Illegally caught & dragged ashore, a female leatherback turtle, fully protected as endangered species all year around by law, was successfully rescued by Kids with Cameras Carriacou with KIDO rescue team in Windward.


Compassion will save the world, but love of other creatures will prevent a lot of unnecessary suffering



Tag and measure was done swiftly










FREE AT LAST ! The water in the photo shows excess Sargassum seaweeds invading the Eastern shore. This unprecedented level of Sargassum growth has been plaguing the Eastern Caribbean islands


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May 12, 2015 – Unusual Day Nesting of Leatherback in Hillsborough, Carriacou


The leatherback turtle diligently disguises the location of her nest. This is an important part of her post-nesting behavior, ensuring as much as possible that the eggs may hatch several weeks later undisturbed by predators

In May this year a leatherback female turtle crawled up Hillsborough town beach in full day and laid her precious eggs under the eyes of a crowd of about fifty people; most were in awe, many recording the event with their cell and iPad, but a couple…just waiting for the crowd to dissipate to poach the eggs!


Photographers, journalists, fishery officer, teachers, students and mothers followed attentively the slow acrobatics of this endangered creature, whose species, Dermochelys coriacea, is known to science to have lived in the era of dinosaurs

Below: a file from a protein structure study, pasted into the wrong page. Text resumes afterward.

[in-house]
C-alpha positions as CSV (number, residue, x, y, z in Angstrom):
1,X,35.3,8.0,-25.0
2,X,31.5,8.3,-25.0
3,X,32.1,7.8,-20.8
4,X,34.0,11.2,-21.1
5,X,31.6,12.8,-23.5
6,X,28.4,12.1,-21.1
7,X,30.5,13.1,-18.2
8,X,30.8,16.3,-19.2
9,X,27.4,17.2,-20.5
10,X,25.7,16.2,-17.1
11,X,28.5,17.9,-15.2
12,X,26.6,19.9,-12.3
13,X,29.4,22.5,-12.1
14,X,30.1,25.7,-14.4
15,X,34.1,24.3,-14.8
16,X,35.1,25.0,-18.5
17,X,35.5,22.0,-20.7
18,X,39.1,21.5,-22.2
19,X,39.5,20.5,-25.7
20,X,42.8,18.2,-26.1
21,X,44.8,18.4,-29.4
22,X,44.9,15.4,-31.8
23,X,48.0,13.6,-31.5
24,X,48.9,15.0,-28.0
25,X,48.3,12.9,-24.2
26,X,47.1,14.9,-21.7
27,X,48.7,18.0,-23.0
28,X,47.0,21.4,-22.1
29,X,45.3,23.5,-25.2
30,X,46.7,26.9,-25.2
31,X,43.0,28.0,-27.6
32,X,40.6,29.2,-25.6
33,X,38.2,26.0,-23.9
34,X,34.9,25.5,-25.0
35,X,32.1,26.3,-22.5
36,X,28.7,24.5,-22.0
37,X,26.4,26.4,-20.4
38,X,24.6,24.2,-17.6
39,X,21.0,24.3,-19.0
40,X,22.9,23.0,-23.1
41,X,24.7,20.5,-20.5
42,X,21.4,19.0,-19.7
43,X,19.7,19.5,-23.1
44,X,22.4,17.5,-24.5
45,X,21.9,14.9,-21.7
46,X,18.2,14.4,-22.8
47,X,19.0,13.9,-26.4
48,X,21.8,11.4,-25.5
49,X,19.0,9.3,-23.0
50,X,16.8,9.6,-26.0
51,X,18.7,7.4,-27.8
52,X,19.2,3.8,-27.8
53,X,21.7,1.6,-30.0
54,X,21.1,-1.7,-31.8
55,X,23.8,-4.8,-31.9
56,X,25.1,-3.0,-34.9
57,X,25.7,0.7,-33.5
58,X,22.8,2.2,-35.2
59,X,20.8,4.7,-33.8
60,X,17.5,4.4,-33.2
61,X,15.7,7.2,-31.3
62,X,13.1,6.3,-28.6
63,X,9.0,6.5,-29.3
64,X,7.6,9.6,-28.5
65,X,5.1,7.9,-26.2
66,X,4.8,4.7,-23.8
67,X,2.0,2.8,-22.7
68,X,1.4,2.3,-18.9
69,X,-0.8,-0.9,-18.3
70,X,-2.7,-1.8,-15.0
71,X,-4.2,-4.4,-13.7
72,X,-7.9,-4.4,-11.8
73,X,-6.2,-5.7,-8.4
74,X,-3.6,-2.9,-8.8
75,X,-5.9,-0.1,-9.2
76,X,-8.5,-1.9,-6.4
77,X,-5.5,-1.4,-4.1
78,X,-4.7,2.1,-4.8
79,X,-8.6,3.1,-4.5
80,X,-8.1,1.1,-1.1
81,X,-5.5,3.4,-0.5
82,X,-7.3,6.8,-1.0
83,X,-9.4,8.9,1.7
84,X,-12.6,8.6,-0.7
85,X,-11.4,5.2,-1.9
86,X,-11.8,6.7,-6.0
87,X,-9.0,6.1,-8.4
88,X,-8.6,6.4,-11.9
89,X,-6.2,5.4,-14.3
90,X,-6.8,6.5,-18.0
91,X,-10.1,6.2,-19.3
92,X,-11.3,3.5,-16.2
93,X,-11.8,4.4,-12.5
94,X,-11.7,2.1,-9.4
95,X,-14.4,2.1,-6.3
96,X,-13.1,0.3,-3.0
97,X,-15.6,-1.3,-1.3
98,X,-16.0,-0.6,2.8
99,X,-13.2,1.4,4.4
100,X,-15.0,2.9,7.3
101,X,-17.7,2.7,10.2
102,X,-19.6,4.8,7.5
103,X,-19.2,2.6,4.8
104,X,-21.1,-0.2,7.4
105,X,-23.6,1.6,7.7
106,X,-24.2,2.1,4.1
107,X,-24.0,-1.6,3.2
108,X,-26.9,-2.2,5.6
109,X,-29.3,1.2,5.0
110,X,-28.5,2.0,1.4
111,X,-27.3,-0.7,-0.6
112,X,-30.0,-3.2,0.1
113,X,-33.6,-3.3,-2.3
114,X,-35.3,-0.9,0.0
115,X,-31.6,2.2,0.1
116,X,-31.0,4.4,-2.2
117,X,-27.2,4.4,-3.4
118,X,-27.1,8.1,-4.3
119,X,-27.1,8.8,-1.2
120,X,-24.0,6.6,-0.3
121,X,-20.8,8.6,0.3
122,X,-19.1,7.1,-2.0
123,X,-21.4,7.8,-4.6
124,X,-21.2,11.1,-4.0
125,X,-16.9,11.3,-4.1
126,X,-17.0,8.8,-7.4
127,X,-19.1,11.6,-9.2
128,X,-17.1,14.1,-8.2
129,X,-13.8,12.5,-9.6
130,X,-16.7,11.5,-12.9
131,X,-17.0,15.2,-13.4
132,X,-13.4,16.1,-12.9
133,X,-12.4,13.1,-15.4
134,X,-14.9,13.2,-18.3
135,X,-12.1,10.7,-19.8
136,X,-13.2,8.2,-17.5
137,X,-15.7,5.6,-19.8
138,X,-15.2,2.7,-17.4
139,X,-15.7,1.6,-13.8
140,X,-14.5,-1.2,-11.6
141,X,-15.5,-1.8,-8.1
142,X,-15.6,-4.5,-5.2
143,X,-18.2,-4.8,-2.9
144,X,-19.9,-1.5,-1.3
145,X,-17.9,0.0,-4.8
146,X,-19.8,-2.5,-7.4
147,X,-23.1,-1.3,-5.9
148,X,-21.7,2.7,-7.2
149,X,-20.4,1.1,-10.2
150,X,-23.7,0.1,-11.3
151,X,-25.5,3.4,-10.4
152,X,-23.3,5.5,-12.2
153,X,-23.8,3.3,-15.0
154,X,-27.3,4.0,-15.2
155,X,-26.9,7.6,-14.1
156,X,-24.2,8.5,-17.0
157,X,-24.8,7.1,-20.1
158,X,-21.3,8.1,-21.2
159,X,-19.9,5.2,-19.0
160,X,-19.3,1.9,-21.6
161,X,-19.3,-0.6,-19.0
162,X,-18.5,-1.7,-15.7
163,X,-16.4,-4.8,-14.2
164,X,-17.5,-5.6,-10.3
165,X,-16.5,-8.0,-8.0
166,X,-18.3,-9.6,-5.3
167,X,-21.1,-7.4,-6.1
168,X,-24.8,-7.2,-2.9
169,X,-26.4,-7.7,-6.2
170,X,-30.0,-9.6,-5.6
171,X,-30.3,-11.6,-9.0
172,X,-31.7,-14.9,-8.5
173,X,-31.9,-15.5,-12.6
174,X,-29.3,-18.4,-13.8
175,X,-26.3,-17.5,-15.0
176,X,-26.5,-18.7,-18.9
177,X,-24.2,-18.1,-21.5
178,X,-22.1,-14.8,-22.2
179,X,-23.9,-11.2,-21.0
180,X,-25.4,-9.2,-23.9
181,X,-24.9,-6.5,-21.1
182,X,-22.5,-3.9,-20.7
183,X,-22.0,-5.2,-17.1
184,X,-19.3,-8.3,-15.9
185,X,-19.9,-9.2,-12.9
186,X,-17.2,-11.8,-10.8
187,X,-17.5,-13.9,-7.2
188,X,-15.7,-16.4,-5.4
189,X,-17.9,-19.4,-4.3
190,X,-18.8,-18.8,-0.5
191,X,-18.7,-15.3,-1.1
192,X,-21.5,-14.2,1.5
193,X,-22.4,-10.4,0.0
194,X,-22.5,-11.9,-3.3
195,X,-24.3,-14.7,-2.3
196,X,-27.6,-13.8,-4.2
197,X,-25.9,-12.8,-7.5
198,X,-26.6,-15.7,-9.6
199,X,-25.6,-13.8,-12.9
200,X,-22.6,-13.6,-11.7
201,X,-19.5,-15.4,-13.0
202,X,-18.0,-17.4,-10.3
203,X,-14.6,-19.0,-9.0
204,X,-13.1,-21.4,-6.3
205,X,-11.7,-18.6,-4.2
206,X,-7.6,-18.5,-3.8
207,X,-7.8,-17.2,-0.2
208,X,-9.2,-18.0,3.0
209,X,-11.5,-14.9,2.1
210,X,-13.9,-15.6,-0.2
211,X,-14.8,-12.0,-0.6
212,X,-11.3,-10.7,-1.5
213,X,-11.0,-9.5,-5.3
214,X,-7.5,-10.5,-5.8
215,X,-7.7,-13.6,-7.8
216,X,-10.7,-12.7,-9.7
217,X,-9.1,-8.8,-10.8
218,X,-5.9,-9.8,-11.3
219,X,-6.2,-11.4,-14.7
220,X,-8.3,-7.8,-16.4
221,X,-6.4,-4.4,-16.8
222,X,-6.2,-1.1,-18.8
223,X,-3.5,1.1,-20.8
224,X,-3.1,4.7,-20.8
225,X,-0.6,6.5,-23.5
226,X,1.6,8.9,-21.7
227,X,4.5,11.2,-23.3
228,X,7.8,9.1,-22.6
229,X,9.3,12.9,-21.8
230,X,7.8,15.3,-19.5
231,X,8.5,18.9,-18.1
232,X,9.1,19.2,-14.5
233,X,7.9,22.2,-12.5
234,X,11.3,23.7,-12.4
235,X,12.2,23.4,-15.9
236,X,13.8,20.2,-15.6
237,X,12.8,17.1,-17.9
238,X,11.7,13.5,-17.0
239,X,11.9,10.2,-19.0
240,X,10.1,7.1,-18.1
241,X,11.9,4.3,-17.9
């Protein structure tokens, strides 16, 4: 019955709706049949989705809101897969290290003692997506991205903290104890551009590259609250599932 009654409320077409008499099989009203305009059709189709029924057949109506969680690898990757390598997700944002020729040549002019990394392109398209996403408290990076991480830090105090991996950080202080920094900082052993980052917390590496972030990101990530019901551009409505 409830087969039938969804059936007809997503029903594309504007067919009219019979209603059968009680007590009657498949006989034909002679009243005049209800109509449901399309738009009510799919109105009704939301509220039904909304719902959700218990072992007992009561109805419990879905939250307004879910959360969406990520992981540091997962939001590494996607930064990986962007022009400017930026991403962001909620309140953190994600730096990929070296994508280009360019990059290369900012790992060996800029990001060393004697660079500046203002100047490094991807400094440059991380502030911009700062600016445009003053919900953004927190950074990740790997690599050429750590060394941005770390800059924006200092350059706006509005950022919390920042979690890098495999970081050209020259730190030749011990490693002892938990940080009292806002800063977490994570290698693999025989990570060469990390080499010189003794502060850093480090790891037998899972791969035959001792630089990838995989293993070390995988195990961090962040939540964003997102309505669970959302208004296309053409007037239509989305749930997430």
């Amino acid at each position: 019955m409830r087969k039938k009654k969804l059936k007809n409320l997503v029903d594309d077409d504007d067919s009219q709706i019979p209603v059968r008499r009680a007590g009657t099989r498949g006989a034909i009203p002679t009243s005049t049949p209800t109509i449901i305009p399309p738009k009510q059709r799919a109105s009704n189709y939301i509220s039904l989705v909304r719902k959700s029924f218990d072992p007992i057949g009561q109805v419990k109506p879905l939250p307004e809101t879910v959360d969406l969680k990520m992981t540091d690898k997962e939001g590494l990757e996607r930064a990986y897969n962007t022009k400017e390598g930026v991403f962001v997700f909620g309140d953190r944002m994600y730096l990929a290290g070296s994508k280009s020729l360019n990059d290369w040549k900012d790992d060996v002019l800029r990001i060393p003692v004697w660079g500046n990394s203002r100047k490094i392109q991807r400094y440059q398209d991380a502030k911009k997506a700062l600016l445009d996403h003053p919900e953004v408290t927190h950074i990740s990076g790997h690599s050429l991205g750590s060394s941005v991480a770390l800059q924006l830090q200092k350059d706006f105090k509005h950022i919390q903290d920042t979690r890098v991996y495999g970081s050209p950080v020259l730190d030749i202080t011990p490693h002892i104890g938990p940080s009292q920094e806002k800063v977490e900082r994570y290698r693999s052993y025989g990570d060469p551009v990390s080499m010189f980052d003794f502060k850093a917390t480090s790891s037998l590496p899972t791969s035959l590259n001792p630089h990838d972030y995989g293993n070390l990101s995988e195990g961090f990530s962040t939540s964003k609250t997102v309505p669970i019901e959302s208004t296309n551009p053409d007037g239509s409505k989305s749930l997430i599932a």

KIDO Turtle Team was called into action.
At the end of the nesting and turtle tagging process, the same ‘would-be-poachers’ helped us to dig out a bucketful of 94 eggs that we relocated to a safer area of the beach away from town!


Mommy Leatherback goes back to the Ocean. She may be back to nest in a couple of years and may travel as far North as Nova Scotia or to South African waters ! Leatherbacks feed mainly and massively on jellyfish.

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Sea Turtle Nesting & Rescue/Release

Having a close encounter with sea turtles is an amazing experience, like meeting a prehistoric animal. In fact these creatures lived at the same time as dinosaurs, 100 million years ago. They survived the glacial era, yet today’s relentless destruction of turtles and their habitat may bring the species to a fast extinction. There is much we can do to prevent this dramatic process. Helping mother turtles to nest safely and protecting their nests and hatchlings is essential for their population to survive the odds against them and for maintaining the balance of the marine ecosystem.

034Critically Endangered Hawksbill and Leatherback turtles nest on the beaches of Carriacou island, in the Grenadines. Human impacts affecting our sea turtles include: loss of suitable nesting beaches due to development and sand mining, accidental and targeted capture of turtles, poaching of nesting turtles and eggs.

Our ongoing Kido Nesting Sea Turtle Monitoring & Tagging program started in 2002. It is part of Wider Caribbean Sea Turtle Conservation
   Network (WIDECAST) and is assisted by UWI Department of Biology specialists. During these 12 years, the presence of Kido Turtle Teams on nesting beaches discouraged the practice of illegal collection of turtle eggs. We never had confrontations with egg collectors and in fact we know that many consumers gave up eating turtle eggs altogether.

Rescue & Release Operations